Surrounded by her binders and papers, lying on her back, my mother looks like a cargo ship run aground. More tears as she turns on her side and begins kneading the small of her back with her fist.
I close her door tight, leave her bulldozed by her Bloody Marys and grief.
After a few hits outside, I can picture the stretch of the Bitterroot River where rough waters bend like a soggy elbow, rippling up along the mountain base. In another snapshot, my father’s wearing his favourite yellow-and-black Mack baseball cap with the bulldog on it, his curly hair flying out as he leans over the front end, mouth pressed to the rig like’s he’s about to make her a promise. Feel the fifteen hundred pounds of torque twisting up through my chest, the growing rage when my father has to pull the air horn to ward off some jerk ready to cut him off on the I-20.
“You have to do the miles, Mars. Nothing good happens until you do the miles.”
He offered to take me along with him during summers, but it never happened. He still closes his annual email to me the same way: “It’s such a lonely road when you’re not on it, Mars.”
After a few more hits outside, I go back inside the house and pound down the plywood steps to the basement with my backpack, clearing my throat so Lizzie knows it’s me.
My sister is flopped on the split leather couch, reading. She draws an armful of cat to her chest, the pair either purring or quivering, I can’t tell which.
She hasn’t eaten. I can see her hair is tangled and wet from the shower. Absently, she looks over at me. Dropping my backpack on the cement floor, I approach with a stupid smile, my words too dammed up and demented to speak right away. I keep touching the place on my rib so it stings.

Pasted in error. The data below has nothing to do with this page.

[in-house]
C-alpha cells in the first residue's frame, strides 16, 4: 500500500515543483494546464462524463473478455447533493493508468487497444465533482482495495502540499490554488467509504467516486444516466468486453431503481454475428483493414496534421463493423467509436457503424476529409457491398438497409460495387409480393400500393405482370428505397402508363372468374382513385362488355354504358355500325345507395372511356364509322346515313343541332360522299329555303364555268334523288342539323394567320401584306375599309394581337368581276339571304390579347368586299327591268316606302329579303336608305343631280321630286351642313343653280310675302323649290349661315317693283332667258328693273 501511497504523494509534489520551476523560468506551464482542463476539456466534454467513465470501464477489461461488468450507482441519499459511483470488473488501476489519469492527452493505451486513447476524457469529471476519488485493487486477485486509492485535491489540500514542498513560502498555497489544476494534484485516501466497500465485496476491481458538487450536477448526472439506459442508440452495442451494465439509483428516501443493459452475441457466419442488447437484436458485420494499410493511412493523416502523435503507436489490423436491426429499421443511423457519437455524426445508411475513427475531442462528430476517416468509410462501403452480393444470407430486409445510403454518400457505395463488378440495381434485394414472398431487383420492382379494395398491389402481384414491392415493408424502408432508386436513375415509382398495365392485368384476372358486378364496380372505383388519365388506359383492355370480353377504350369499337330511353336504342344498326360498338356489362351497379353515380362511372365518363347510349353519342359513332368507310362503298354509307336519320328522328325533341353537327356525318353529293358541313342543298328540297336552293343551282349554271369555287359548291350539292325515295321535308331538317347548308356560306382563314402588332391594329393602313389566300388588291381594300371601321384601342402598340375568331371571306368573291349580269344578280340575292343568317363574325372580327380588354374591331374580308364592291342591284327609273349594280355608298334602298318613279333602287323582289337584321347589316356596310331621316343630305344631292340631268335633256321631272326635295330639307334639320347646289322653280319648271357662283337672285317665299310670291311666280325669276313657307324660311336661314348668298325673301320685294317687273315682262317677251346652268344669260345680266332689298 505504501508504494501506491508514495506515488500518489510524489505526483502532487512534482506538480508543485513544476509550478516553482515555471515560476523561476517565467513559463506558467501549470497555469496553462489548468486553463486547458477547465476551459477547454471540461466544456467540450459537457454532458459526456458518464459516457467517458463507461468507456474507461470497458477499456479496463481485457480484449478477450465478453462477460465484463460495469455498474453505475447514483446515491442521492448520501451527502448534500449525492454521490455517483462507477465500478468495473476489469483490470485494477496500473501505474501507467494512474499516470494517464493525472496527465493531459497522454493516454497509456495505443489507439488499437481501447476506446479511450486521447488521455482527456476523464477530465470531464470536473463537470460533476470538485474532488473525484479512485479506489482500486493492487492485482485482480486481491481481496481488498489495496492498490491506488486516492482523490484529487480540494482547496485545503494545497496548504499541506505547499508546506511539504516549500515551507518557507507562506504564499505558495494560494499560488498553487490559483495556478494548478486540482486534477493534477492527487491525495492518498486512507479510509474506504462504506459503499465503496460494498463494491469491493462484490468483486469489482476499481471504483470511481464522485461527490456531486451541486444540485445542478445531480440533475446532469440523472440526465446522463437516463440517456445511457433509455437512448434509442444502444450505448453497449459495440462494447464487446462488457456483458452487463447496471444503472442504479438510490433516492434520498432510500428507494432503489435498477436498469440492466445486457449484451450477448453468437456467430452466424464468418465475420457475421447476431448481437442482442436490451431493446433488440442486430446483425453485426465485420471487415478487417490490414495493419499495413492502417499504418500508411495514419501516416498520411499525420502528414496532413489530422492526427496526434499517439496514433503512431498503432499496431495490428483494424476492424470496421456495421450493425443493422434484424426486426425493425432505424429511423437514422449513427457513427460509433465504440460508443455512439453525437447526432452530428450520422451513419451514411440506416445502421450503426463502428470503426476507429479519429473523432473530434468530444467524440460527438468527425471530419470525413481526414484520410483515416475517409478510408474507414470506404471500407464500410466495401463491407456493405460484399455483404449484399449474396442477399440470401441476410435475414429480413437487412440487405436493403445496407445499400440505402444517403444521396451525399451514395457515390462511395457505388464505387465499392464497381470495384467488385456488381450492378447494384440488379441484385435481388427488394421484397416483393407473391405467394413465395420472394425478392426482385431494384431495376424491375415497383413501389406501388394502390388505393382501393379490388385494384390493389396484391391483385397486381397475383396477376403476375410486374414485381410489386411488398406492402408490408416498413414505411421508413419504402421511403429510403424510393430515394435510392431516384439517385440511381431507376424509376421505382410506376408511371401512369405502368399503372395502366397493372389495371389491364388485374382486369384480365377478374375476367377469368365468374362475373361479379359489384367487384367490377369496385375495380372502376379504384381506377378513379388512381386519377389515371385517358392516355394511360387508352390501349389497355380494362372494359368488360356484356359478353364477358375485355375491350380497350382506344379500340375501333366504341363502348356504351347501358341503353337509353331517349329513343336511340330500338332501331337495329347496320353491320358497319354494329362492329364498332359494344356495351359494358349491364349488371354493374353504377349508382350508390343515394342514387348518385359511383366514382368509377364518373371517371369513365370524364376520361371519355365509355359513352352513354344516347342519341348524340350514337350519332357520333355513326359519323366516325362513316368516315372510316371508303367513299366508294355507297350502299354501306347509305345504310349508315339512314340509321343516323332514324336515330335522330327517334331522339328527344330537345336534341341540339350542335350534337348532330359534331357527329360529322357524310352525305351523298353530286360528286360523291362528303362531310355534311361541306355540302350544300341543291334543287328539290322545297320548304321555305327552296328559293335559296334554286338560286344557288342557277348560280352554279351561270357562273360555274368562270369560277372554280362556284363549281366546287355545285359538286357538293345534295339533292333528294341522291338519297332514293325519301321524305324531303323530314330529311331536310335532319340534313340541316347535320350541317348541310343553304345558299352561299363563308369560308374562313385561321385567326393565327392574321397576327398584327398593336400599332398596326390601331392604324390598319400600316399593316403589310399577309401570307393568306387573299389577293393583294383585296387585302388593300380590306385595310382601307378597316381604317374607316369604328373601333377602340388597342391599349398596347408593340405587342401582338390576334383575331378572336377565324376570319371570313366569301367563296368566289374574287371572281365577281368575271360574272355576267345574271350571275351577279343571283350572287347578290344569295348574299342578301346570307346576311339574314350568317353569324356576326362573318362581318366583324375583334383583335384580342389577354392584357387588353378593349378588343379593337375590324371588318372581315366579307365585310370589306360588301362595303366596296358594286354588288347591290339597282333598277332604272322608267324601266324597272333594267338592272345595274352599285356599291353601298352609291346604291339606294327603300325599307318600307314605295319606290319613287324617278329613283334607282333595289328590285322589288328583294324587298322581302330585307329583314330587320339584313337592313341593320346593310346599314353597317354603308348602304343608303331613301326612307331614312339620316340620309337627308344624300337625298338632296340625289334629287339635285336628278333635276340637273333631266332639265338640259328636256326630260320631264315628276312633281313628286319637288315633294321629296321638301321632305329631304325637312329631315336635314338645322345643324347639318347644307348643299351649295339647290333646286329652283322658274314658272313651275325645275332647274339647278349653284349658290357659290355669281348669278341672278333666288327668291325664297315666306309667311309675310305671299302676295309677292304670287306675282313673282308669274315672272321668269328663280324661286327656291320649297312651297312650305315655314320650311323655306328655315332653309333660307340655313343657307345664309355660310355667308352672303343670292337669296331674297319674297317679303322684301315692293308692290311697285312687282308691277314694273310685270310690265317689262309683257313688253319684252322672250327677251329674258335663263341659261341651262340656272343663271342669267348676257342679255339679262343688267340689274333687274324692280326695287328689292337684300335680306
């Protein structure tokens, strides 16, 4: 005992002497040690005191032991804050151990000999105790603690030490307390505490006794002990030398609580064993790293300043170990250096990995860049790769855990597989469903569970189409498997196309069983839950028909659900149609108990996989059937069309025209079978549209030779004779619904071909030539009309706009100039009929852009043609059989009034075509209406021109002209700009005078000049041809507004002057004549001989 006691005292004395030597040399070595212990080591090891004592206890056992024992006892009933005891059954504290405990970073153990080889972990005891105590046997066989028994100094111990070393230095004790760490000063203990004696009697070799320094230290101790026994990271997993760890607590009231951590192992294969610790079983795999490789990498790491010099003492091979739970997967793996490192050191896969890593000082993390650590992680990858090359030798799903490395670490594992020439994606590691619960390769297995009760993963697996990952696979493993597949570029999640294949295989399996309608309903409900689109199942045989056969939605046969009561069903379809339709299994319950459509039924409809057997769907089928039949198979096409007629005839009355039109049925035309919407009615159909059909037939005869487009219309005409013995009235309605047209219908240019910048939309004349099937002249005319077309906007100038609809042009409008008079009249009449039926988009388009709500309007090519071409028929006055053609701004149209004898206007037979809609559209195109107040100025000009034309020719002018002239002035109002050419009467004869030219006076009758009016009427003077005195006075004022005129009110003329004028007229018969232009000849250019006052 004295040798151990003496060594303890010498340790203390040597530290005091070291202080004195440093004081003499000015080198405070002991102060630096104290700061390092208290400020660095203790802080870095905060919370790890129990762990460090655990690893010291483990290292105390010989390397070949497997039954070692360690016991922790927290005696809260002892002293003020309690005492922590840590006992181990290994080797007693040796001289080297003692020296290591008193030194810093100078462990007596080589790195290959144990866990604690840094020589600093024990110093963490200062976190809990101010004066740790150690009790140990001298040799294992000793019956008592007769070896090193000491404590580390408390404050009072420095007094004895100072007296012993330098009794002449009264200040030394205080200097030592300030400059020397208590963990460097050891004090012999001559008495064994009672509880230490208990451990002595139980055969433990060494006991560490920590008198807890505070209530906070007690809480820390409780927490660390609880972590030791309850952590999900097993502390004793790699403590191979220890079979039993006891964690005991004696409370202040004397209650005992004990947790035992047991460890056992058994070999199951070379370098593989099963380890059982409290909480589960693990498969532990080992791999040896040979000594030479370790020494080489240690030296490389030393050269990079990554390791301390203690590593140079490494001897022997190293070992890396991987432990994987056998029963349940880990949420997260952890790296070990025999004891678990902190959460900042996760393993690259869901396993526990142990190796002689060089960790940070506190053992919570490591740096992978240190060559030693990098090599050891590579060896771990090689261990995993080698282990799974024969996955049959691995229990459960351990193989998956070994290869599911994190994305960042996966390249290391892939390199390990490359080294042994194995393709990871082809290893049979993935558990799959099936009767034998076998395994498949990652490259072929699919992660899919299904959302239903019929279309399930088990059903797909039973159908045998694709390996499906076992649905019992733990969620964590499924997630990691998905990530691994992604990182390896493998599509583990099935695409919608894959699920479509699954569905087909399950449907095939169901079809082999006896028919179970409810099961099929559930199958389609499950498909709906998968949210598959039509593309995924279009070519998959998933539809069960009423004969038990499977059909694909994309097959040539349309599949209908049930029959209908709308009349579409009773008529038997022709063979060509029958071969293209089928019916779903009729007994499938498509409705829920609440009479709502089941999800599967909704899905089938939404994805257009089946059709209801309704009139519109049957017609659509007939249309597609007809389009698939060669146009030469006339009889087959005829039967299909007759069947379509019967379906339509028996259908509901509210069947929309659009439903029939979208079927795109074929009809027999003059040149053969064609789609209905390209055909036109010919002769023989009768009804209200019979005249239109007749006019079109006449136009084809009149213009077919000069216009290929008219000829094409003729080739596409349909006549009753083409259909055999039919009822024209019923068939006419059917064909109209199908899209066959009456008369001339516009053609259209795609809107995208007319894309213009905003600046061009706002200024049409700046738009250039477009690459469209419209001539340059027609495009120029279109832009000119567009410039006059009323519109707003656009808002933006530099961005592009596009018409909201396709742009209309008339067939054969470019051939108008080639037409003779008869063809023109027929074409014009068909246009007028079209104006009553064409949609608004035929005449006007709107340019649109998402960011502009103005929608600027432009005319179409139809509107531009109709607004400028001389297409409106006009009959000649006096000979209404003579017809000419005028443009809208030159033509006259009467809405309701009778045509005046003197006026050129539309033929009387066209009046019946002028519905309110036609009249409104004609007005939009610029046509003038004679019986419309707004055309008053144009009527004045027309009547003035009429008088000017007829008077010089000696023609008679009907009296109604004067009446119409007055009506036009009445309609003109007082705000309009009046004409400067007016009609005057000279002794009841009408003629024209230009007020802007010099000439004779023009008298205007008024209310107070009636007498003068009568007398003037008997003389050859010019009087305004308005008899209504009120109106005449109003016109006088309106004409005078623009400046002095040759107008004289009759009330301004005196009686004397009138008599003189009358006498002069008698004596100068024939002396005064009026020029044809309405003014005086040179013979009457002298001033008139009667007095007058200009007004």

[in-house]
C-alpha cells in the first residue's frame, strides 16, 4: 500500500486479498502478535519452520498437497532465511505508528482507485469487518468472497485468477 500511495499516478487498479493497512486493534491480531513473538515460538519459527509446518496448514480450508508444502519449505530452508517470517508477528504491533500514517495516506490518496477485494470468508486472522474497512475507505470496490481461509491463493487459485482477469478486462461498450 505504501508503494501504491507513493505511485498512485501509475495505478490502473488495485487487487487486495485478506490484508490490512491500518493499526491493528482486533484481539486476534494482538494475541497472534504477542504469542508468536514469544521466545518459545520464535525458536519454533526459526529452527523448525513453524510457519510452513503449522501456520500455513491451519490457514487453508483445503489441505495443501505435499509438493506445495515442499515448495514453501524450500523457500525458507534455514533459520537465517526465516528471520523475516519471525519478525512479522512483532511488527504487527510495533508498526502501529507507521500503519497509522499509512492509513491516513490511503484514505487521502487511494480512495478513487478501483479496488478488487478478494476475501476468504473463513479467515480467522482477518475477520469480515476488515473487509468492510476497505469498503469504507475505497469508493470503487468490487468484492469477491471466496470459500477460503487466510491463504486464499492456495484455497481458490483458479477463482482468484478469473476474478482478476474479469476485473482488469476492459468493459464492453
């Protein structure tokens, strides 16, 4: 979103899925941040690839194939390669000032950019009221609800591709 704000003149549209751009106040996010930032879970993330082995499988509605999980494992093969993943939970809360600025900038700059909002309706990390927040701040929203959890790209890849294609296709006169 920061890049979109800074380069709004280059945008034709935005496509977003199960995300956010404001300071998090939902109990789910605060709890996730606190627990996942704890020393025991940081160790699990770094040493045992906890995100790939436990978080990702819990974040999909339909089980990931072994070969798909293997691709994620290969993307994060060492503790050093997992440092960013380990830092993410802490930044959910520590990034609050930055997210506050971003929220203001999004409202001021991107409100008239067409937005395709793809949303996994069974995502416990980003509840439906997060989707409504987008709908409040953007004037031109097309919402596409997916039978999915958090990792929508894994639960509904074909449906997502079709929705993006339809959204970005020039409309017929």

Lizzie scratches under the cat’s chin. He purrs and begins kneading her shoulder and arm. She winces, then draws him around her face like a muffler.
“What’s up, Lezzie?”
She examines my doughy face. “You’re so fucking high, Mars,” she says, shaking her head.
I pull out a can of Pringles from my pack and we sit in the dark, crunching for a long time.
“Wanna blaze?” I ask after a while, and show her my baggie full of primo weed.
Lizzie shakes her head.
“Come on,” I say, lightly poking her ribs. “Unwind.”
When Lizzie flinches, pulls away hugging the couch pillow tighter, I feel the familiar bile backing up my throat.
The cat stretches out, yawns, and drops to the floor.
We poke around the past, laughing at how many times we sat on this very couch together, trading punches and kicks over who got to choose the Saturday cartoons.
“Remember when Dad built us that fort up the Garry oak?” she says.
“Plywood and tin from the dump.” I nod.
“Mom in her paisley pants, making curtains for the cut-outs,” Lizzie says, but her words begin to drift.
“Then you kicked me out for farting.”
Lizzie closes her eyes.
I sit up tall. “And that road trip to the Grand Canyon. We went camping and you brought along your best friend, Heather.”